Hospital services

Nationalist Laois – Bringing a Knife to Navan Hospital Wards Won’t Improve Health Care – McDonald’s

By Gráinne Ní Aodha, Pennsylvania

Sinn Féin leader Mary Lou McDonald has said it is not true to claim that ‘taking a knife’ from the emergency wards at Notre Dame Hospital in Navan will improve health services.

Addressing a public meeting in Navan on Monday evening, Ms McDonald said there was an opportunity to change the government’s decision on the ‘thousand cut downgrade’ of Navan Hospital.

Controversy surrounded the future of Co Meath Hospital after the HSE announced that the intensive care unit and emergency department at Navan Hospital would be closed in favor of a medical assessment unit 24/7 and a local injury unit.

The HSE said Navan Hospital would still see around 80 per cent of the 25-30 patients it currently sees daily in these units, but more specialist care will be diverted to hospitals such as Our Lady of Lourdes, Drogheda in Co Louth.

Politicians have raised concerns about the proposal, including Justice and Meath East TD Minister Helen McEntee – who said the HSE had failed to address ‘the serious questions about capacity’.

Addressing the Navan town hall meeting, Ms McDonald said: ‘Cutting access to healthcare robs you of the confidence you are entitled to: to live a full and safe life. And we know that access to health care, sometimes in a timely manner, can mean the difference between life and death. That’s a fact.

“I have no doubt that those here at this meeting tonight could cite countless examples of when this facility at Navan Hospital was essential to you and your loved ones.”

The Sinn Féin leader has criticized confusion between different branches of the state over what should happen at Navan Hospital, after the HSE last week announced a planned phased change to the hospital.

Cuts to emergency services

The following day, Health Minister Stephen Donnelly issued a statement saying the government had not agreed a position on the HSE’s proposal.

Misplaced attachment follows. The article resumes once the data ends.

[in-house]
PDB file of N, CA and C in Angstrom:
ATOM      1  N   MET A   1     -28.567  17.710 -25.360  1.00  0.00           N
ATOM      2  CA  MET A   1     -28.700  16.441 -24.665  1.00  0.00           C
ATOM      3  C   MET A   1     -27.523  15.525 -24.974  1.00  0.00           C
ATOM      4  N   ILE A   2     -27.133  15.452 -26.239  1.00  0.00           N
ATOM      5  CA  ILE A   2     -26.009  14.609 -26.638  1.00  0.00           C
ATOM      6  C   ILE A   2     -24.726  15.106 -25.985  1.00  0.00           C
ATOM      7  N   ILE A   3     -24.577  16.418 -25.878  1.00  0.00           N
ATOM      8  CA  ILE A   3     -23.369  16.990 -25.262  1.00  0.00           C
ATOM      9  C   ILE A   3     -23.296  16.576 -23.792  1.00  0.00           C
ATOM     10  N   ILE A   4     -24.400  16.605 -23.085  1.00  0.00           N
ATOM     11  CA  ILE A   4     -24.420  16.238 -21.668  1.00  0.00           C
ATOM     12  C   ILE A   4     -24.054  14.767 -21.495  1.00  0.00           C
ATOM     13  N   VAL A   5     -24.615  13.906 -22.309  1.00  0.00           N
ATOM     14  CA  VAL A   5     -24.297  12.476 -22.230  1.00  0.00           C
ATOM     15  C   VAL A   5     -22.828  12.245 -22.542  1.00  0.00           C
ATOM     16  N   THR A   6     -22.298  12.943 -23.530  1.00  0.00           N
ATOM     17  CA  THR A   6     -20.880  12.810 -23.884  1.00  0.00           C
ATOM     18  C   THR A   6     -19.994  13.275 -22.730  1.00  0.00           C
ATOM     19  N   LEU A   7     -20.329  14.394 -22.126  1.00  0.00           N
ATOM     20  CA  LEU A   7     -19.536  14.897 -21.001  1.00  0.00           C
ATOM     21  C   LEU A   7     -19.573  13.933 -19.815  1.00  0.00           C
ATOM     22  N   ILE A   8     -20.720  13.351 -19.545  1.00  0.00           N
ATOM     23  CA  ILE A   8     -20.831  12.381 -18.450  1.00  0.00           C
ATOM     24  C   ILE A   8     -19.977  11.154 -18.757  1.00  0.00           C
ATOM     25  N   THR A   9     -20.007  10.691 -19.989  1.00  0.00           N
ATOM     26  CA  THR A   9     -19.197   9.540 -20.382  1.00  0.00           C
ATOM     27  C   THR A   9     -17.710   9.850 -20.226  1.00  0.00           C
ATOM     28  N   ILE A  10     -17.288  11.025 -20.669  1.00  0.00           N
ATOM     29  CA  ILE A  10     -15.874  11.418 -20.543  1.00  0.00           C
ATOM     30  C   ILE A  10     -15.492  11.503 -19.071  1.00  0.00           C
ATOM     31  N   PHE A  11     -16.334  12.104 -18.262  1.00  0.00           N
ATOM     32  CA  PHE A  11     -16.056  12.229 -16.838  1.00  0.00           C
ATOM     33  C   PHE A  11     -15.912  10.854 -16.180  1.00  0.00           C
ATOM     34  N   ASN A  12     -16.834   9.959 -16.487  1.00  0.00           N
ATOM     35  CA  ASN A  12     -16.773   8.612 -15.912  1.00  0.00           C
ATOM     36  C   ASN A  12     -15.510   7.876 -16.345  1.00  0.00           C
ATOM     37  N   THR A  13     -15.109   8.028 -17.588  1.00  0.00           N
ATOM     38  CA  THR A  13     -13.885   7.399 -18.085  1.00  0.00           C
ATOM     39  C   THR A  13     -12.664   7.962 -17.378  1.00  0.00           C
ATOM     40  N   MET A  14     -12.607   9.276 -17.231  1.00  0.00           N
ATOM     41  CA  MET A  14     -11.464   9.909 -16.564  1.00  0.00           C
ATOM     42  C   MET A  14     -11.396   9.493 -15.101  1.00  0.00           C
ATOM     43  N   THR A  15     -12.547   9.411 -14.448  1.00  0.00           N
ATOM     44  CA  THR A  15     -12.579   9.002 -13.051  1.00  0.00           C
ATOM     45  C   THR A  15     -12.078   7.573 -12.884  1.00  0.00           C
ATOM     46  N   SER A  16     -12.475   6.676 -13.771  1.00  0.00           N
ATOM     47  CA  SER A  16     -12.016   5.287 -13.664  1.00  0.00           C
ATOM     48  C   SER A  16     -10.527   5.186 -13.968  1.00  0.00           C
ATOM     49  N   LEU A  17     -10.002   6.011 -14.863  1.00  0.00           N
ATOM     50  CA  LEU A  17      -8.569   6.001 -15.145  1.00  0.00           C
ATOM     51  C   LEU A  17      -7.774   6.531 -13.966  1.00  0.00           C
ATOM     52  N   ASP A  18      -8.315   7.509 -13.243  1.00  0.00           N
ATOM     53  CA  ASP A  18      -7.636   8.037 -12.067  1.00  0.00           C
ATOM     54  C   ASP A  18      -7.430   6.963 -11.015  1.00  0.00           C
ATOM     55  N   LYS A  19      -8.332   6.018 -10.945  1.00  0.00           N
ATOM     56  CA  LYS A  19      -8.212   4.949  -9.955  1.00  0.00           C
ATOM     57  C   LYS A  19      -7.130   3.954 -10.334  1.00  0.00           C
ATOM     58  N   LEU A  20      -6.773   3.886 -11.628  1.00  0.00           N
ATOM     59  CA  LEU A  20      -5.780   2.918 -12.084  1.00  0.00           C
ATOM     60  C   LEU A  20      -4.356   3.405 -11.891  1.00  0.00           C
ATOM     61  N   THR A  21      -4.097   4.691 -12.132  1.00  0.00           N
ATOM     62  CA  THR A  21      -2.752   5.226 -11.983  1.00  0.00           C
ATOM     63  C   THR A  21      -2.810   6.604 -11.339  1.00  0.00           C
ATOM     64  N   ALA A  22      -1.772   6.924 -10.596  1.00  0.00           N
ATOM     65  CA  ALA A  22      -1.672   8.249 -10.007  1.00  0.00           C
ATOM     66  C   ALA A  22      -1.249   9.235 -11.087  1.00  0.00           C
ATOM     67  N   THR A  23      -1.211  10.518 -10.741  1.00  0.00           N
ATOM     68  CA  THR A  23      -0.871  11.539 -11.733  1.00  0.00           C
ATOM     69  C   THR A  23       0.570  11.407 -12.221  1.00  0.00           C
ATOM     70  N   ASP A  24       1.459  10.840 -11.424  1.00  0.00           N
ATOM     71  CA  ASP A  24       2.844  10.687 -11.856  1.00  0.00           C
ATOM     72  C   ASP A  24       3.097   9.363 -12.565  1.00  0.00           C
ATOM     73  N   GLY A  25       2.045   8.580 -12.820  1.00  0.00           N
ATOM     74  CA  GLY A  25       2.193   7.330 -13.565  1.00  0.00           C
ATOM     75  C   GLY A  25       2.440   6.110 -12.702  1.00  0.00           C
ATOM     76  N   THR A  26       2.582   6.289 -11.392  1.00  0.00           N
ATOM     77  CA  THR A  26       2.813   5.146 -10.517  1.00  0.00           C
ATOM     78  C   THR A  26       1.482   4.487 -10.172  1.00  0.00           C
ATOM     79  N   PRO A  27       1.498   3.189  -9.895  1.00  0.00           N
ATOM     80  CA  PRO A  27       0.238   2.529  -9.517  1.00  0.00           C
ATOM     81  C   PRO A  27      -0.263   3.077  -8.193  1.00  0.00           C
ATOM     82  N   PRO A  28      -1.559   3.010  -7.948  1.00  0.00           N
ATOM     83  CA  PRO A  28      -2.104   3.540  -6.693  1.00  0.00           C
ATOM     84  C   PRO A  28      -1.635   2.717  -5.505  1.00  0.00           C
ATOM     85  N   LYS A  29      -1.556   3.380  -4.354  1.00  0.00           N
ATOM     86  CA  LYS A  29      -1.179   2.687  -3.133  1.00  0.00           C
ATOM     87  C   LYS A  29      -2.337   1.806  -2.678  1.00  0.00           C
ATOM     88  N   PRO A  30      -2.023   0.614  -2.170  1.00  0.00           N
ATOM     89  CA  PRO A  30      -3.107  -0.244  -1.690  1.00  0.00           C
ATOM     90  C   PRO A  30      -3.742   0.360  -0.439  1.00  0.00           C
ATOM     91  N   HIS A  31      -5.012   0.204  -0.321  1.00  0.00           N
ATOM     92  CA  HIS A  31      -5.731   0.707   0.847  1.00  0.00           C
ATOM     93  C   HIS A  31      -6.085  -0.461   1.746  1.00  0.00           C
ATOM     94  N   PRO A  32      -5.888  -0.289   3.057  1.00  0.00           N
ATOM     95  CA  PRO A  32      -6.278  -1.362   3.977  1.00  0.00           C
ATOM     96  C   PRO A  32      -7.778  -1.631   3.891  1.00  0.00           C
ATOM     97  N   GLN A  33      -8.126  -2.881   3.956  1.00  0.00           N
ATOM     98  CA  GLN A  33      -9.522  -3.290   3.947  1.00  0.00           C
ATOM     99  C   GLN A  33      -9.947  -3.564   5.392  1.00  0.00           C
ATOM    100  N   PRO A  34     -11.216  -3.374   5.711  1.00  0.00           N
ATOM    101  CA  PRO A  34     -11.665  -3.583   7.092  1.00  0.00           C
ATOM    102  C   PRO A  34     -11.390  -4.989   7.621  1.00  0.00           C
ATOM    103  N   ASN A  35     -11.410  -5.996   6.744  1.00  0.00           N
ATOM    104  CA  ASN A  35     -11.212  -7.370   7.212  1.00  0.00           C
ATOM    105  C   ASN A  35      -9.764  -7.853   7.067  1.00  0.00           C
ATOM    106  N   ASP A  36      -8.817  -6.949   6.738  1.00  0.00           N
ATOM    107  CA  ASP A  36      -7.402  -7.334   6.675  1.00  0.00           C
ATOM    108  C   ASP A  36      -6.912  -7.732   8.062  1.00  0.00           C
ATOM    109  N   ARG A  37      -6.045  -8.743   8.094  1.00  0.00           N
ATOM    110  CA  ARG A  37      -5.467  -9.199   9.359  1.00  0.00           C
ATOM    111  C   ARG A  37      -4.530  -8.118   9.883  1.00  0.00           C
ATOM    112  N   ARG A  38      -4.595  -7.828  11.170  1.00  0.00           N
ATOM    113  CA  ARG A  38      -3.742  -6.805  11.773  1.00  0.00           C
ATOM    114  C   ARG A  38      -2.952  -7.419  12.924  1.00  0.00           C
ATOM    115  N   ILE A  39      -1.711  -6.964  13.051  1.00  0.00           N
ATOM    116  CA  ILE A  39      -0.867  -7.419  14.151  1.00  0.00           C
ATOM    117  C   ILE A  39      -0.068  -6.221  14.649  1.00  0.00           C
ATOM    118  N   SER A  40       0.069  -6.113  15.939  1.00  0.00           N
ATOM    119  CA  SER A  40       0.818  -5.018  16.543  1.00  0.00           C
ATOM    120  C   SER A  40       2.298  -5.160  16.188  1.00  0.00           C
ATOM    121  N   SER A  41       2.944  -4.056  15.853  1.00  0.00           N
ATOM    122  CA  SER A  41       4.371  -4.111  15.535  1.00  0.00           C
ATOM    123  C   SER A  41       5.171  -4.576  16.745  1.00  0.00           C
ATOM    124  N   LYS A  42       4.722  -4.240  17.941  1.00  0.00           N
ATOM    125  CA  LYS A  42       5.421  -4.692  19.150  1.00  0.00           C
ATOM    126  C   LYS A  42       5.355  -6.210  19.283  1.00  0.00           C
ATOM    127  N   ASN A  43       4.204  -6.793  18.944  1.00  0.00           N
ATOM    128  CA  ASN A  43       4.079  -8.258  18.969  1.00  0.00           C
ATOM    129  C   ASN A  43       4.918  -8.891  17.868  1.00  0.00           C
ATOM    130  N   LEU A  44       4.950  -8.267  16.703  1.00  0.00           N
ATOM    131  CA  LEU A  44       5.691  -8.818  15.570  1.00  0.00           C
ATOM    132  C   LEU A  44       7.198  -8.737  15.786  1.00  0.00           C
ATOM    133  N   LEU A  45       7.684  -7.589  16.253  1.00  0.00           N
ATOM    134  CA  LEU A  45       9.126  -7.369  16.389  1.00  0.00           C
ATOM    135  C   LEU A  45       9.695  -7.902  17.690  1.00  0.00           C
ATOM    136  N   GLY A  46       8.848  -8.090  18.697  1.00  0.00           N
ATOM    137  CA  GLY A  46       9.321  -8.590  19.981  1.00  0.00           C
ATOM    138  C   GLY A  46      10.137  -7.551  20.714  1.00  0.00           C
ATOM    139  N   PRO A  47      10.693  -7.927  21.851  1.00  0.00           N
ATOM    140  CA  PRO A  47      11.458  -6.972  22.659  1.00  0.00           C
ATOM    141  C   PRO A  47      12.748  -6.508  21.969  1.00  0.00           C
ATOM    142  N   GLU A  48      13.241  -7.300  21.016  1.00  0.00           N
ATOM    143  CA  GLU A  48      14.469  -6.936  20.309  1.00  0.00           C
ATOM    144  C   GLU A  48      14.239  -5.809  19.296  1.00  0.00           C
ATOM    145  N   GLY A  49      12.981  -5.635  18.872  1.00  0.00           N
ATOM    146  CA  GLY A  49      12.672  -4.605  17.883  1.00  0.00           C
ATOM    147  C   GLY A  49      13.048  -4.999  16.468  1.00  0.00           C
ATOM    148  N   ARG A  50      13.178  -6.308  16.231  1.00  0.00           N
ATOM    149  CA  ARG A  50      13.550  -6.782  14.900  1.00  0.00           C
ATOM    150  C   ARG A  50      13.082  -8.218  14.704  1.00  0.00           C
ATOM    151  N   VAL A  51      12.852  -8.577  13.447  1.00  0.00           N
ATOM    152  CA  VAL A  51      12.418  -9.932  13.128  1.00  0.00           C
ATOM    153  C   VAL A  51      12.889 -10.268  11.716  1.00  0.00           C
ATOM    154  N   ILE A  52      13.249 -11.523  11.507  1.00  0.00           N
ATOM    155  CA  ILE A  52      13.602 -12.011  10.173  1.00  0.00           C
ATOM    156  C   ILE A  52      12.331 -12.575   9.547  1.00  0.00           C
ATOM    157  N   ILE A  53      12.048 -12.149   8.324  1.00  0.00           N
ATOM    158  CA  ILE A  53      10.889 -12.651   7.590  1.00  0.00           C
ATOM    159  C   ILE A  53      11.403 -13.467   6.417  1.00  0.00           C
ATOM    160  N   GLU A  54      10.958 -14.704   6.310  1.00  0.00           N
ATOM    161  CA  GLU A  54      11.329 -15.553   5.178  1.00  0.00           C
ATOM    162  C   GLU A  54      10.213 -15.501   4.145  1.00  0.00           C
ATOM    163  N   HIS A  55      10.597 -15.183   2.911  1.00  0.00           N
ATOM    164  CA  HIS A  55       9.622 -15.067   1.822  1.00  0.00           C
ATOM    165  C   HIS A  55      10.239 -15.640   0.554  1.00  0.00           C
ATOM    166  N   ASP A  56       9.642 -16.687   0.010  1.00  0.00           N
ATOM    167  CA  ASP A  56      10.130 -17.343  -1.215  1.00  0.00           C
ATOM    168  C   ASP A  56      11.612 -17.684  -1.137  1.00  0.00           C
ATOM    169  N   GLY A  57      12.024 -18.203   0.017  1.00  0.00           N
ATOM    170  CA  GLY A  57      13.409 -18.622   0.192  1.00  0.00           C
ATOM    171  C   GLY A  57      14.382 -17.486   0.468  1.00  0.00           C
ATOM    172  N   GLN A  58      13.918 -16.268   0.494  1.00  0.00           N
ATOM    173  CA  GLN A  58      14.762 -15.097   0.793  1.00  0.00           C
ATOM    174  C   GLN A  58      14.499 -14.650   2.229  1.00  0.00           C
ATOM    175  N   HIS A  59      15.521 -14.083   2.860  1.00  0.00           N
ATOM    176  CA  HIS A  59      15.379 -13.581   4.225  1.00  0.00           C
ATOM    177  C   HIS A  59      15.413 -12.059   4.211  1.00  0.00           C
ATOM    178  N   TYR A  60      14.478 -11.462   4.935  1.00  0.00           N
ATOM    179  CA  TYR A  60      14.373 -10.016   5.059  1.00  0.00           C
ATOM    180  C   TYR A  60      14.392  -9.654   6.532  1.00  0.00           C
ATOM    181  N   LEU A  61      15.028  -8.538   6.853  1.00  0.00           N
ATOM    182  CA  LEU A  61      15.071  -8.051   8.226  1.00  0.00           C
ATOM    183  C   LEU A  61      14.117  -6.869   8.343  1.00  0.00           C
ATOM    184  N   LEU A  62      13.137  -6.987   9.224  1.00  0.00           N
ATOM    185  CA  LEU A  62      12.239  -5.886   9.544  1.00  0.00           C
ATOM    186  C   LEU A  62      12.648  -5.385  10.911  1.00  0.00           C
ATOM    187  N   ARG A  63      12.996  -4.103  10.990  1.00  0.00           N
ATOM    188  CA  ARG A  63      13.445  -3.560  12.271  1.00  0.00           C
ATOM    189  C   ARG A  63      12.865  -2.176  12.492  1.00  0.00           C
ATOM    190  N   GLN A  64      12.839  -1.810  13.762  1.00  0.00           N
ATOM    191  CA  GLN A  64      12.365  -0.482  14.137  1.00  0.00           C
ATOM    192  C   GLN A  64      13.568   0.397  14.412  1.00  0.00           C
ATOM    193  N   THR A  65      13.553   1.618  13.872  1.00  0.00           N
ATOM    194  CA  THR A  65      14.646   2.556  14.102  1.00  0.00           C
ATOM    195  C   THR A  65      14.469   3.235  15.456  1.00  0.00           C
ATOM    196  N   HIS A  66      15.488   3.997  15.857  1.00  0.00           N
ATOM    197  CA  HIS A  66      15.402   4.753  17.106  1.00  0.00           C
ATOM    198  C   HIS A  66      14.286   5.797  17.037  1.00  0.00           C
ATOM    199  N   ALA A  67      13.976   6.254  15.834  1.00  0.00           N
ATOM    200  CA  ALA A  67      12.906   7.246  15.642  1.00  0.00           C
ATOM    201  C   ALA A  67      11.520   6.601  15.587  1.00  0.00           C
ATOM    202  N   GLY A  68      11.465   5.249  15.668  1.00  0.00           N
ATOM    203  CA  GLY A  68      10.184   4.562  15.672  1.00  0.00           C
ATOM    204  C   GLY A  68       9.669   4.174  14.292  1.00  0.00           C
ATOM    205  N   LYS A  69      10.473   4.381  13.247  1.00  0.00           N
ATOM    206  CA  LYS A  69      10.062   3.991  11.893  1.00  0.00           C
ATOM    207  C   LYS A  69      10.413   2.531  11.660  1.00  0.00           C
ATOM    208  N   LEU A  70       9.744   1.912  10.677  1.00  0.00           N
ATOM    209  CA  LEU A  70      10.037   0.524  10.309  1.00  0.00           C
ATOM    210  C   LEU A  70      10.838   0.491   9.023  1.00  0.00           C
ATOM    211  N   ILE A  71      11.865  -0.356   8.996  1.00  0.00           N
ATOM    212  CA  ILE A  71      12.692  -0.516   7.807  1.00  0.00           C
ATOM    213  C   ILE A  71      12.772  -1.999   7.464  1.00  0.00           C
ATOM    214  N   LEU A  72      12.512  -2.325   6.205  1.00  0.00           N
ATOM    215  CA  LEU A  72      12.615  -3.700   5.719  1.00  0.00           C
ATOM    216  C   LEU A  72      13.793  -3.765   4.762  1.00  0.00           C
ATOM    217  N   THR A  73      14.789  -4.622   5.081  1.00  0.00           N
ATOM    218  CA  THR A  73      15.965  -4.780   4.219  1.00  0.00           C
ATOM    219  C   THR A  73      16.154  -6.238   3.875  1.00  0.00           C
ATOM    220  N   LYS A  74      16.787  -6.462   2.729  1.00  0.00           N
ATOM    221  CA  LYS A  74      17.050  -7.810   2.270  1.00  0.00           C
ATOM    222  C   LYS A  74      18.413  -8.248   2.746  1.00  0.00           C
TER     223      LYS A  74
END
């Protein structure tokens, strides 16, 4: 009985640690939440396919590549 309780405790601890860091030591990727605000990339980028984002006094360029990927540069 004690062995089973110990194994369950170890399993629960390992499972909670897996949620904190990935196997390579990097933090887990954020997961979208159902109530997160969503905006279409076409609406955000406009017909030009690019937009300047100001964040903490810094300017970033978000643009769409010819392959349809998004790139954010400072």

“The HSE is saying one thing, the Minister is saying another,” Ms McDonald said. “With no one, it seems to me, taking responsibility and that is unacceptable when it comes to a decision that will have very real impacts on the lives of people in Navan and indeed the surrounding area.

“The downgrading by a thousand cuts of emergency services at Navan Hospital is madness. Particularly at a time when emergency services across the state are under such strain.

“What we need now, to put it very bluntly, is a bit of cop. A little cop for Minister Donnelly in particular. I think it’s important that he hears the voices in this room.

Clinicians at Navan Hospital, including the hospital’s clinical director Gerry McEntee, said there are serious risks to patient care due to the hospital’s poor equipment for treating sick patients.

“I don’t know if the public really realizes this, but this cohort of critically ill patients who, by virtue of arriving at Notre Dame Hospital in Navan, don’t have the best chance of survival,” a- he declared.

Speaking to an Oireachtas committee last week, HSE chief Paul Reid said the proposals for Navan Hospital would strengthen the health service as a whole.

Thousands of people demonstrated on Saturday against the potential downgrading of Navan Hospital. Photo: Seamus Farrelly

He said that under the proposal there would be more “advanced surgical care and support from the Mater [hospital] in Navan. So it’s more surgery, more theater used by specialists coming from Mater to Navan”.

“It’s a well-reinforced hospital,” he said, adding that Navan Hospital would be “much safer” for the community it serves.

HSE Chief Operating Officer Anne O’Connor added: ‘The reality is in healthcare, unfortunately it is neither sustainable nor safe to try to deliver all services everywhere.

Ms McDonald said at Monday’s meeting: ‘We cannot make the sweeping improvements our health services badly need by bringing a knife to the emergency services at Navan Hospital.

“It’s actually a false argument. The idea that this action plan would somehow improve care, whether in Navan or elsewhere, is simply not true. And the clinicians at Drogheda testify to this. Because they are already telling us that they are struggling to cope.

“What hope if services to Navan were to cease?”

“The example of Limerick should really be taken into account – Ennis closed, Nenagh closed, St John’s closed and when people objected to that, just as you object to the removal of services at Navan Hospital, we told them not to worry.

“That the situation would actually get better – well my friends, it’s not.

“University Hospital Limerick is still ahead of the pack in terms of wait times, number of trolleys etc. It is therefore not acceptable for the HSE or the Minister to make such a decision in such a confused and cavalier manner. Not listening to your voices.

“What Navan needs, what’s needed across the system, is more capacity, not less.

“What Navan and the whole system needs is more accessible care, not less.

Ms McDonald said the message to the government at the meeting was: “It has to stop now. I think he has to appreciate the depth of feeling here in Navan and accept that people here just won’t put up with the course of action he proposes.

Sinn Féin are due to table a private member’s motion in the Dail tomorrow night on the matter, Ms McDonald told the meeting.

A protest is also planned in Navan on July 9.

“I think we can force the government to do the right thing here,” Ms McDonald said.